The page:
Self-Rated Health in middle-aged and elderly Chinese: distribution, determinants and associations with cardio-metabolic risk factors

Nazanin Haseli-Mashhadi; Pan, An; Ye, Xingwang; Wang, Jing; Qi, Qibin; Liu, Yong; Li, Huaixing; Yu, Zhijie; Lin, Xu; Franco, Oscar H.
January 2009
BMC Public Health;2009, Vol. 9 Issue 1, p368
Academic Journal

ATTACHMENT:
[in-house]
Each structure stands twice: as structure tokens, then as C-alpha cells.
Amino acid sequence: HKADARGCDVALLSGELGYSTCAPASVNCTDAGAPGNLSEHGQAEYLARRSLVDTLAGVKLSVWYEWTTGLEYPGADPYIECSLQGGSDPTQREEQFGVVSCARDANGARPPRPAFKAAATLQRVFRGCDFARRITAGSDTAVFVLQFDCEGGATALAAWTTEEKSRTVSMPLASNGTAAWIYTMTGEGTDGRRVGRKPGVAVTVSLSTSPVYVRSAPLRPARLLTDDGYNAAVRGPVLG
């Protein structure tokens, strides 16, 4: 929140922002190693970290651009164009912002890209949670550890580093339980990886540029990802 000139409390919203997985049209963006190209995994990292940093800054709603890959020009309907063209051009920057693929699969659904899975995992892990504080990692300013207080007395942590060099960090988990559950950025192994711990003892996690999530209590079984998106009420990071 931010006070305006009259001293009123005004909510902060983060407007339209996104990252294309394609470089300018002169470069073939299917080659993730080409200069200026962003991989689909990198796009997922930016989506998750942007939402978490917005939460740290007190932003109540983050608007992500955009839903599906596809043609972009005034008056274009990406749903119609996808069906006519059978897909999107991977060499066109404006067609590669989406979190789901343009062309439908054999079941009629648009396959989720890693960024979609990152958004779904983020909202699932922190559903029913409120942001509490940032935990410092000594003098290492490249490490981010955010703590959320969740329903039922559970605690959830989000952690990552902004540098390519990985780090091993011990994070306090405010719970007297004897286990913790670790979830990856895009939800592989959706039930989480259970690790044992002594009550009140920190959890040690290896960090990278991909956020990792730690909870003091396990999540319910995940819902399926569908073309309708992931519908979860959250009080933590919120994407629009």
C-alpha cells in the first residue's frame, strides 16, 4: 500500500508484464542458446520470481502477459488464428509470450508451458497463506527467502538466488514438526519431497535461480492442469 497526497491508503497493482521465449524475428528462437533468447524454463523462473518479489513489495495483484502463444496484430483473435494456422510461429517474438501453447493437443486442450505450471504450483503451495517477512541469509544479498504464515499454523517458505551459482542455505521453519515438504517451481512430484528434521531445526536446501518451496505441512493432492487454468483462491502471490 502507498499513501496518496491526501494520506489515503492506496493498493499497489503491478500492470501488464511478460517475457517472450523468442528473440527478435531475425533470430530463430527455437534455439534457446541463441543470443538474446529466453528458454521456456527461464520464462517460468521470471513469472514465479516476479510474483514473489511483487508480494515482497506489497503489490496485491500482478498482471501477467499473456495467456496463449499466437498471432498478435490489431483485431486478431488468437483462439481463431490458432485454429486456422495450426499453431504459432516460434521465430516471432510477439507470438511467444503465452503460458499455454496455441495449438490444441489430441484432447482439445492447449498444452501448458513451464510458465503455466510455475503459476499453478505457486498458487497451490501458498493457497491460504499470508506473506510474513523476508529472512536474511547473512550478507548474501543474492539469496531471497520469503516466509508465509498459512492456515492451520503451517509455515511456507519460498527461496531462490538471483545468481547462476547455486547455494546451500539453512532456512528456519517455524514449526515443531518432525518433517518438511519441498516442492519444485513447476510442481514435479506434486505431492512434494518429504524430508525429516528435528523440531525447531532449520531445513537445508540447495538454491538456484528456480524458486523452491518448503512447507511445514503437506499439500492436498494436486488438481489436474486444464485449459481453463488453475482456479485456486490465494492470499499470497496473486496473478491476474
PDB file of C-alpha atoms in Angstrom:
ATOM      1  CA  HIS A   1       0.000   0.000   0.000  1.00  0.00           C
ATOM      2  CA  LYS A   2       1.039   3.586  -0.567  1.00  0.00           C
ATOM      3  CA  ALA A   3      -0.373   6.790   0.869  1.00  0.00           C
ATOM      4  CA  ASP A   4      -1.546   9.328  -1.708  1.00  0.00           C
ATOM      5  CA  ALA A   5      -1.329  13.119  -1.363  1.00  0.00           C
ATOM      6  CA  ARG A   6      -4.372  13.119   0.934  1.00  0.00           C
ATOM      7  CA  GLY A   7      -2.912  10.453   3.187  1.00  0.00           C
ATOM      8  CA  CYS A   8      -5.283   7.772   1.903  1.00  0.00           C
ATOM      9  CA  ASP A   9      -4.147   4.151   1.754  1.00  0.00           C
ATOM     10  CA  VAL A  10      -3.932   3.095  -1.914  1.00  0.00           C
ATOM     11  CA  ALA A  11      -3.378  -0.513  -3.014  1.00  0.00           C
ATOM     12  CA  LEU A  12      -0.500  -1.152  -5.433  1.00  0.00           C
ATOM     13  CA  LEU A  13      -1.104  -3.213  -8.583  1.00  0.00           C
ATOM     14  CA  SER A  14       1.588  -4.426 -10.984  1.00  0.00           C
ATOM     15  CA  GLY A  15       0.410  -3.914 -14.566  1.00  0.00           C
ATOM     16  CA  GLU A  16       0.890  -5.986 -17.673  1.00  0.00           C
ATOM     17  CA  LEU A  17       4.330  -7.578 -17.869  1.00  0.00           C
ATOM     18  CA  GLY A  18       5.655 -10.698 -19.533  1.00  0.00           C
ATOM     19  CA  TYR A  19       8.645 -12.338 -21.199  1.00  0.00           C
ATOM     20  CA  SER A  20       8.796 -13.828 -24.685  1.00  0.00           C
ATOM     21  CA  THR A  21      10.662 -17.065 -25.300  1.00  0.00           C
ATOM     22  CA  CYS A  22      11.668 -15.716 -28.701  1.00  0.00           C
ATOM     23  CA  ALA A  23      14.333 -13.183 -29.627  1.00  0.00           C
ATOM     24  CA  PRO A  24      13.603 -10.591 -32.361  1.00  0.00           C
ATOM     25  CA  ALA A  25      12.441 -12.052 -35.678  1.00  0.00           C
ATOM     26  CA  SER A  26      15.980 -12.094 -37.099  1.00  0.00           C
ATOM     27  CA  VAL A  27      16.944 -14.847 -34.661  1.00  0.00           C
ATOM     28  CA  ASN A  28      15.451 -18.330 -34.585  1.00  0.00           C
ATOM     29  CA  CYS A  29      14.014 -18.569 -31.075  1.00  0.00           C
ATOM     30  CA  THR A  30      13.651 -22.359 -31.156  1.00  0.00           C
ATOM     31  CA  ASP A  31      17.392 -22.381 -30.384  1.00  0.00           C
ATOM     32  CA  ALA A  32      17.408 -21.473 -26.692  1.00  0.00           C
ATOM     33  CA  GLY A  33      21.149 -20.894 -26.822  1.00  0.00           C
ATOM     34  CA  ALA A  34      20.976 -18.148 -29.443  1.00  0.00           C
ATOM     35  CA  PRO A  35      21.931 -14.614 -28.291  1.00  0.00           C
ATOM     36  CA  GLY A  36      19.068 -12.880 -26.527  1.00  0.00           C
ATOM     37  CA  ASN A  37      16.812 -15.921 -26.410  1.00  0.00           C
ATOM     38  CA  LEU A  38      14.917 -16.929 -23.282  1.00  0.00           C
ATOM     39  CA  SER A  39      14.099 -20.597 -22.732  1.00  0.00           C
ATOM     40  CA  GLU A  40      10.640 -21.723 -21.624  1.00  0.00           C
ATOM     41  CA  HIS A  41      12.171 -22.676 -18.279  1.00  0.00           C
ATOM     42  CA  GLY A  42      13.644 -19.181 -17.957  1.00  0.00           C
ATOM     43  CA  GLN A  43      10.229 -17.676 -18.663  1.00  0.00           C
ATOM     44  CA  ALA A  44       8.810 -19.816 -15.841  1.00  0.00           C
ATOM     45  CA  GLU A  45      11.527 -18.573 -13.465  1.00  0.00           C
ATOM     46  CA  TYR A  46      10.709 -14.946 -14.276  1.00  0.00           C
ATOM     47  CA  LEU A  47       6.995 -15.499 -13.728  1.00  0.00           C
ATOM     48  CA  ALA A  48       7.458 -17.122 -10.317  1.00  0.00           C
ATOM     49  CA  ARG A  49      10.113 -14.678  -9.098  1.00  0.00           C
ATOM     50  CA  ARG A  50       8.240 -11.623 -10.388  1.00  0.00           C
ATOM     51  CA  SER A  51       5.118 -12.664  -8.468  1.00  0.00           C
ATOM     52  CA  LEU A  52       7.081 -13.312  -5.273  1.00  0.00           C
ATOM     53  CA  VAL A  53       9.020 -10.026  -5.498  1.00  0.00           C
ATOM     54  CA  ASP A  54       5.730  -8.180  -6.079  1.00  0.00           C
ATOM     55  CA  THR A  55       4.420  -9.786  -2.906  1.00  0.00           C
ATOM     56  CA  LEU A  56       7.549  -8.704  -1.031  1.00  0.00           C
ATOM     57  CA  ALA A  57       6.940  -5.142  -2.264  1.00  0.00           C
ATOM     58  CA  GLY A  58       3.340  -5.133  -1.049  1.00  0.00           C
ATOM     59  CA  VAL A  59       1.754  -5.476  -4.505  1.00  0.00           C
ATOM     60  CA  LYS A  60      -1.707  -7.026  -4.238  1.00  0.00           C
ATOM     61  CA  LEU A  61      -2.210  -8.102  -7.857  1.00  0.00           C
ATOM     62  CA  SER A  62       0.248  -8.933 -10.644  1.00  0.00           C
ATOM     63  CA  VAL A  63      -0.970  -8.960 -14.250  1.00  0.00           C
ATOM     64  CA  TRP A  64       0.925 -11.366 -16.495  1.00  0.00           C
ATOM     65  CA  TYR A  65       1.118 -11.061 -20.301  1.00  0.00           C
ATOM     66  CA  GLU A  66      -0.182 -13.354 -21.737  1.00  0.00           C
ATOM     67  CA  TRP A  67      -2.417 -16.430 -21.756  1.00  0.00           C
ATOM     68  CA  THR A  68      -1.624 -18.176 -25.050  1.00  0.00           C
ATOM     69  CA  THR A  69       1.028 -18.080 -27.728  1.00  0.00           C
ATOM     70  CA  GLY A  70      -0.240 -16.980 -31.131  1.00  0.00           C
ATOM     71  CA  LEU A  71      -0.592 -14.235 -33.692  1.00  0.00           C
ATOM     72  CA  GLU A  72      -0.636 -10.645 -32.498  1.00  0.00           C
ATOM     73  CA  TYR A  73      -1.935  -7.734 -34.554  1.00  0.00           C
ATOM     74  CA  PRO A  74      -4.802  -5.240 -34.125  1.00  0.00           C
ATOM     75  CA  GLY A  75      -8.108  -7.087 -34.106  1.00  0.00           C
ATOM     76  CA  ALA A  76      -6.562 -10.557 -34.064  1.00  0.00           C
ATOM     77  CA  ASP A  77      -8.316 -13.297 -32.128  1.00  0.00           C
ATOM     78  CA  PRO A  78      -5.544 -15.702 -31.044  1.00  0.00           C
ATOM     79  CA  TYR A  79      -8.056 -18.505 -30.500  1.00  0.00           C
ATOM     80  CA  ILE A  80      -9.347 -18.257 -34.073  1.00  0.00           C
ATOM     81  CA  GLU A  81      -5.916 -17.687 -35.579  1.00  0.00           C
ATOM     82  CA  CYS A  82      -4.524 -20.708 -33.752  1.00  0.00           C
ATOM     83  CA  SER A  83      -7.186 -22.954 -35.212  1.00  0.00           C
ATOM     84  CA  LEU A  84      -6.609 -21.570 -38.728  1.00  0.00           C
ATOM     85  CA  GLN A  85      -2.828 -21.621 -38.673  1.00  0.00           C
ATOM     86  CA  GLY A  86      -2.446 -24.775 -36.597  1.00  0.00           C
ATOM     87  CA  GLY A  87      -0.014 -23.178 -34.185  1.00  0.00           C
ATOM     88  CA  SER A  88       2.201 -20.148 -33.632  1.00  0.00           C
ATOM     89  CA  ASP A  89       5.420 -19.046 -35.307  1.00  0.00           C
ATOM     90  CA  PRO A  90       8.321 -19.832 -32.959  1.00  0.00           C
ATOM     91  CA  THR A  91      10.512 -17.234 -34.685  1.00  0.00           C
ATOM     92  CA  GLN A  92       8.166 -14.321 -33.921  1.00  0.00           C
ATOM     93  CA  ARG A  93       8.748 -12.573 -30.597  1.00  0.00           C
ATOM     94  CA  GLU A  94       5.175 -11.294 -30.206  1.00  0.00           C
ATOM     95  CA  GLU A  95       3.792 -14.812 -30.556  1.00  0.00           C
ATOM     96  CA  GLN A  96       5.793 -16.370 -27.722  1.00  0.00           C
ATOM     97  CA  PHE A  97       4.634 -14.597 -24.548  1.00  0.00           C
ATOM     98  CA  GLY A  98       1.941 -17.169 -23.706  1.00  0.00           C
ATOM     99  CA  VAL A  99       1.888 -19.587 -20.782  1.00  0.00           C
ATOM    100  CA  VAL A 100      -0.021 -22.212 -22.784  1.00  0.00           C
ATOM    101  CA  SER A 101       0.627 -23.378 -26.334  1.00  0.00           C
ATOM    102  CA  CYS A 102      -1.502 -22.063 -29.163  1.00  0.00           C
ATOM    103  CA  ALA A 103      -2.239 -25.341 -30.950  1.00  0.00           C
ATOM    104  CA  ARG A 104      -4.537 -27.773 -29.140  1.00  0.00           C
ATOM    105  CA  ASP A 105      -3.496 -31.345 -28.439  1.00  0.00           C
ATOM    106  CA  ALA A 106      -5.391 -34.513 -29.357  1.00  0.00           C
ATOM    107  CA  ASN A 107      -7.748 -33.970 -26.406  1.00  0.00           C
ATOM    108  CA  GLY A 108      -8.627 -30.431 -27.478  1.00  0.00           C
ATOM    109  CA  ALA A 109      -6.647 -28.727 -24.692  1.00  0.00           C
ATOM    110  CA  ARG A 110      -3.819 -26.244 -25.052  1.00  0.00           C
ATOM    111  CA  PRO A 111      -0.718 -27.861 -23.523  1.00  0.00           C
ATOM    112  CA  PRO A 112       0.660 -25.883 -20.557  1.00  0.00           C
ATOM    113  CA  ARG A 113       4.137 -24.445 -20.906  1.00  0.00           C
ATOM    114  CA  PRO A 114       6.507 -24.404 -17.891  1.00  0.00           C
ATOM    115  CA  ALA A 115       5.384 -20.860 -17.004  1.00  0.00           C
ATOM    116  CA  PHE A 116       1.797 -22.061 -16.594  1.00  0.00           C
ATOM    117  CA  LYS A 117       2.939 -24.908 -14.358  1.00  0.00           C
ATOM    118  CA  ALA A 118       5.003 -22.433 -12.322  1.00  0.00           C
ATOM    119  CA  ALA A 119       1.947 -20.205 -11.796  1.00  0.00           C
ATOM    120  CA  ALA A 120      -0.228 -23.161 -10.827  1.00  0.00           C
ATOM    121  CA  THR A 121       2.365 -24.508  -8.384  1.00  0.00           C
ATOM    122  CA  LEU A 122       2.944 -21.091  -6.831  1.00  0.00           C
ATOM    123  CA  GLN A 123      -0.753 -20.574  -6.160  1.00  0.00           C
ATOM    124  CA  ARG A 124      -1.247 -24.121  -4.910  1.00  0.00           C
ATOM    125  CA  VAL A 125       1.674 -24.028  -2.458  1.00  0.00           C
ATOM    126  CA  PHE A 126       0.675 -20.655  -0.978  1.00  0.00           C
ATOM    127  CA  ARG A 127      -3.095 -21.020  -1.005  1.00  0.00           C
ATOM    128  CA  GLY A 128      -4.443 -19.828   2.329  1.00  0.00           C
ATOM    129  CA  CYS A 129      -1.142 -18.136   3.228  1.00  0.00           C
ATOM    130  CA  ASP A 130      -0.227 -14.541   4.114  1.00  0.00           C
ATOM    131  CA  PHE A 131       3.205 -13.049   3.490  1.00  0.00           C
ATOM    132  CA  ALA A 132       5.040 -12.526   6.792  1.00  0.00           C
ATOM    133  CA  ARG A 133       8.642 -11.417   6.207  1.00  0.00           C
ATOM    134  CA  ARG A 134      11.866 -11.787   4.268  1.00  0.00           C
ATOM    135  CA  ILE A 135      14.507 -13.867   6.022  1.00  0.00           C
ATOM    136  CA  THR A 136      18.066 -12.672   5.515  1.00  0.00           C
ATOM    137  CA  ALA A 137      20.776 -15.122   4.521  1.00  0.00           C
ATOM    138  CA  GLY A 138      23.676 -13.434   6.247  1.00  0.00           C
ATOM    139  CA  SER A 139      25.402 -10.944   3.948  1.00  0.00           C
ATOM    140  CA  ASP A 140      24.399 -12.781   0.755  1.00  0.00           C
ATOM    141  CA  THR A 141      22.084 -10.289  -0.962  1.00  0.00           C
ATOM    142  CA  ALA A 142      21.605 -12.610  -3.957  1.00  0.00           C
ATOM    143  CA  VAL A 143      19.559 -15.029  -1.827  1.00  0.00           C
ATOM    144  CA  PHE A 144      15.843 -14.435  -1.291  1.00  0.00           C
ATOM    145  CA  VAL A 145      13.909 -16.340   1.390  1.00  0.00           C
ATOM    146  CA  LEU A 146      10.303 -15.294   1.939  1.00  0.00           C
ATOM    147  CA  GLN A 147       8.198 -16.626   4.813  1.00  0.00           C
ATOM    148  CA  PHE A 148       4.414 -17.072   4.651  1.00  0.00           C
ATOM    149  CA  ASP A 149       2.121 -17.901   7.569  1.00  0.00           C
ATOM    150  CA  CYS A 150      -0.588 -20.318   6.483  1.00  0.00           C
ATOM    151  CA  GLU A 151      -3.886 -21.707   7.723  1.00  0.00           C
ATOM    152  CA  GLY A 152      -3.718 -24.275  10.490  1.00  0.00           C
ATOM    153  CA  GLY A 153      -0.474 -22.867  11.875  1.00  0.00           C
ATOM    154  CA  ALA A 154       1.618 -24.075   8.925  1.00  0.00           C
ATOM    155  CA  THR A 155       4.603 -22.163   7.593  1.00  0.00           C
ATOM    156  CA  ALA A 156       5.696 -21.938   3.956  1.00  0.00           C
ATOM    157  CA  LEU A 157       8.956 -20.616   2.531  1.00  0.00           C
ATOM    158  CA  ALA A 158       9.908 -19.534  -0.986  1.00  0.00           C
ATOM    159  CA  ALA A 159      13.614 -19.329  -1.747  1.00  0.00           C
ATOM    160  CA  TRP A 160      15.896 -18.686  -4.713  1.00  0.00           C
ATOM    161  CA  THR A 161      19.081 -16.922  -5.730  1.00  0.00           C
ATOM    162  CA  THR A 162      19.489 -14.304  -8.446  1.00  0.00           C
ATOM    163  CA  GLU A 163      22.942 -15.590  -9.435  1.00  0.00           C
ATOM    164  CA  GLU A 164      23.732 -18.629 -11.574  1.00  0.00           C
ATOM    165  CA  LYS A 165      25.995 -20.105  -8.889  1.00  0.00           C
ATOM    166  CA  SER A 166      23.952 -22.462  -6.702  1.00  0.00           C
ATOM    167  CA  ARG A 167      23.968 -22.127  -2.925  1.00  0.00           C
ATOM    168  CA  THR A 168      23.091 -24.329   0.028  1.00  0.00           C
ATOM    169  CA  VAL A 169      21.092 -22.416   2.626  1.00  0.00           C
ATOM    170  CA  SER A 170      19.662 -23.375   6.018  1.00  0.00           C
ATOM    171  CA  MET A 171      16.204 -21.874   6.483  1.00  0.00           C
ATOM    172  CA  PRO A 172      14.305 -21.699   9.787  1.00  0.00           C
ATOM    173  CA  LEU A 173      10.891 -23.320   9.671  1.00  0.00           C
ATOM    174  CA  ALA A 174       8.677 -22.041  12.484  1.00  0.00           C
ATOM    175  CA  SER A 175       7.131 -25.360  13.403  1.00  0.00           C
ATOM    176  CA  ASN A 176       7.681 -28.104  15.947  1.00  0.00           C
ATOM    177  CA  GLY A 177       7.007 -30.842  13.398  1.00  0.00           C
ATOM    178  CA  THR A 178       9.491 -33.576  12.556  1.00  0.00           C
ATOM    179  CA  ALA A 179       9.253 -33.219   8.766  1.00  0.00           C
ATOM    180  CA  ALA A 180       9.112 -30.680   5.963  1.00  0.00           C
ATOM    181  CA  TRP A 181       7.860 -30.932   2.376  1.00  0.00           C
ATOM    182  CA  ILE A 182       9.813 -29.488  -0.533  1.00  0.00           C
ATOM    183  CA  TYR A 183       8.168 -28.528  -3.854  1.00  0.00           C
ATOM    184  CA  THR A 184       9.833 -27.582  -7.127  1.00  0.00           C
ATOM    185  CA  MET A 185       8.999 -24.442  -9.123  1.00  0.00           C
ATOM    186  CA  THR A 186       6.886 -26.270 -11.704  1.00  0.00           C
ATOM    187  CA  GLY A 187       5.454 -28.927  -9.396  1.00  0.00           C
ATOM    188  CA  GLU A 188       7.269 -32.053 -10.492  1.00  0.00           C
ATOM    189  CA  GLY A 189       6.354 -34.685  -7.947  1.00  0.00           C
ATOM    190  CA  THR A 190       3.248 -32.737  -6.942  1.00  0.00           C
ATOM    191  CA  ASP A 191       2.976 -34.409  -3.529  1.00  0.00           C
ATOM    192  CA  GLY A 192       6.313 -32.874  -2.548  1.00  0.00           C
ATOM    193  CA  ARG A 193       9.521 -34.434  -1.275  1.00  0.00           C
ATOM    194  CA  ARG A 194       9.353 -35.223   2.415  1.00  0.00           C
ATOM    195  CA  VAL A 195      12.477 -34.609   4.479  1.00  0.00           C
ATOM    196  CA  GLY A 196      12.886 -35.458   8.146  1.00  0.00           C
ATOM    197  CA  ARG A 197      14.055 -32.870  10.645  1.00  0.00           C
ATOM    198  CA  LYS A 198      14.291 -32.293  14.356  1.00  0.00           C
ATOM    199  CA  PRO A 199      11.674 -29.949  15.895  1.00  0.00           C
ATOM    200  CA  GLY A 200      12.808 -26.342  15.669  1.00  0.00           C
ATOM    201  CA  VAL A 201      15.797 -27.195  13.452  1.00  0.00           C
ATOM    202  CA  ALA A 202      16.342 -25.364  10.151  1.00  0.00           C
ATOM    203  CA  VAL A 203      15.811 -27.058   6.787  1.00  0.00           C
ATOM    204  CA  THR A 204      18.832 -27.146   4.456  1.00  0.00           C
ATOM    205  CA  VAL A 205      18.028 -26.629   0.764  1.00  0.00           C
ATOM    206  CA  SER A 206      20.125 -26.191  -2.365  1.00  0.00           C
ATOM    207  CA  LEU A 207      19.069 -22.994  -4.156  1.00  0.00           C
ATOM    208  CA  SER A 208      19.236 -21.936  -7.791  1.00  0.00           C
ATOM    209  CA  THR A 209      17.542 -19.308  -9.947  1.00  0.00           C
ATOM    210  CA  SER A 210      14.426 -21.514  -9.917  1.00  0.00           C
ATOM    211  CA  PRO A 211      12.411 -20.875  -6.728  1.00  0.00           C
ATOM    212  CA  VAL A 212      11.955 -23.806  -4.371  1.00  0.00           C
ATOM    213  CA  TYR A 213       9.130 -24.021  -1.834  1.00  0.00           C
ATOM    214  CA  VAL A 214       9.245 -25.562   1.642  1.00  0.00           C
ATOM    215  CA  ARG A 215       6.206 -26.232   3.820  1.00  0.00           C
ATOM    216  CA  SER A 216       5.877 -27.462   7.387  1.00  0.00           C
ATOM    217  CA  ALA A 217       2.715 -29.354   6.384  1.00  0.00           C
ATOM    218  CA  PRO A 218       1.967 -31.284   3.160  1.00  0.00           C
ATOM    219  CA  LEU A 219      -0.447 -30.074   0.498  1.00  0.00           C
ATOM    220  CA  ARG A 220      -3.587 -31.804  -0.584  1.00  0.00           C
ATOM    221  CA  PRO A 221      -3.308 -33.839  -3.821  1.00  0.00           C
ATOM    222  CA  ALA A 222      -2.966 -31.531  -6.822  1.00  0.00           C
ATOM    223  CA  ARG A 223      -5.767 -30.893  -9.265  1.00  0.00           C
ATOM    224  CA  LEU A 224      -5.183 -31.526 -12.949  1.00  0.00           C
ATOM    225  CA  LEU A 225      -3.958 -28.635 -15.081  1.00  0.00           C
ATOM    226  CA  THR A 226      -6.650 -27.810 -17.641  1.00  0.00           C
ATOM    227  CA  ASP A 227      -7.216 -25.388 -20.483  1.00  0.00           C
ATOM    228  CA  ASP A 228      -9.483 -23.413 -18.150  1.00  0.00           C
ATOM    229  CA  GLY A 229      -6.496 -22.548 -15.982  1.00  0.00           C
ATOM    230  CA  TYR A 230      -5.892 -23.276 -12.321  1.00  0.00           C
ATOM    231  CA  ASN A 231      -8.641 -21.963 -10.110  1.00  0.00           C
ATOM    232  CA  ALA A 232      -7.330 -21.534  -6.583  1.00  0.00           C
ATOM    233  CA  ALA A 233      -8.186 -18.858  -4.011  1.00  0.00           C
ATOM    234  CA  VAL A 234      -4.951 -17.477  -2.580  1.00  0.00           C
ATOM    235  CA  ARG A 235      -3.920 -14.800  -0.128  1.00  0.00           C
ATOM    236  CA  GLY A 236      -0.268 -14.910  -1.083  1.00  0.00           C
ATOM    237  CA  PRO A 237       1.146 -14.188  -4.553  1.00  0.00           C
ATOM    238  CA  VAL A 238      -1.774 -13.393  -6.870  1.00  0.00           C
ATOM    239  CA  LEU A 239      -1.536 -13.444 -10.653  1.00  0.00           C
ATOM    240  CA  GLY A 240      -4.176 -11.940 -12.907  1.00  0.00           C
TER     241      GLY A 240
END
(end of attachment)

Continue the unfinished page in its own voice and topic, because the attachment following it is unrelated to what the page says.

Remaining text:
Background: Self-rated health (SRH) has been demonstrated to be an accurate reflection of a person's health and a valid predictor of incident mortality and chronic morbidity. We aimed to evaluate the distribution and factors associated with SRH and its association with biomarkers of cardio-metabolic diseases among middle-aged and elderly Chinese. Methods: Survey of 1,458 men and 1,831 women aged 50 to 70 years, conducted in one urban and two rural areas of Beijing and Shanghai in 2005. SRH status was measured and categorized as good (very good and good) vs. not good (fair, poor and very poor). Determinants of SRH and associations with biomarkers of cardio-metabolic diseases were evaluated using logistic regression. Results: Thirty two percent of participants reported good SRH. Males and rural residents tended to report good SRH. After adjusting for potential confounders, residence, physical activity, employment status, sleep quality and presence of diabetes, cardiovascular disease, and depression were the main determinants of SRH. Those free from cardiovascular disease (OR 3.68; 95%CI 2.39; 5.66), rural residents (OR 1.89; 95% CI 1.47; 2.43), non-depressed participants (OR 2.50; 95% CI 1.67; 3.73) and those with good sleep quality (OR 2.95; 95% CI 2.22; 3.91) had almost twice or over the chance of reporting good SRH compared to their counterparts. There were significant associations -and trend- between SRH and levels of inflammatory markers, insulin levels and insulin resistance. Conclusion: Only one third of middle-aged and elderly Chinese assessed their health status as good or very good. Although further longitudinal studies are required to confirm our findings, interventions targeting social inequalities, lifestyle patterns might not only contribute to prevent chronic morbidity but as well to improve populations' perceived health.


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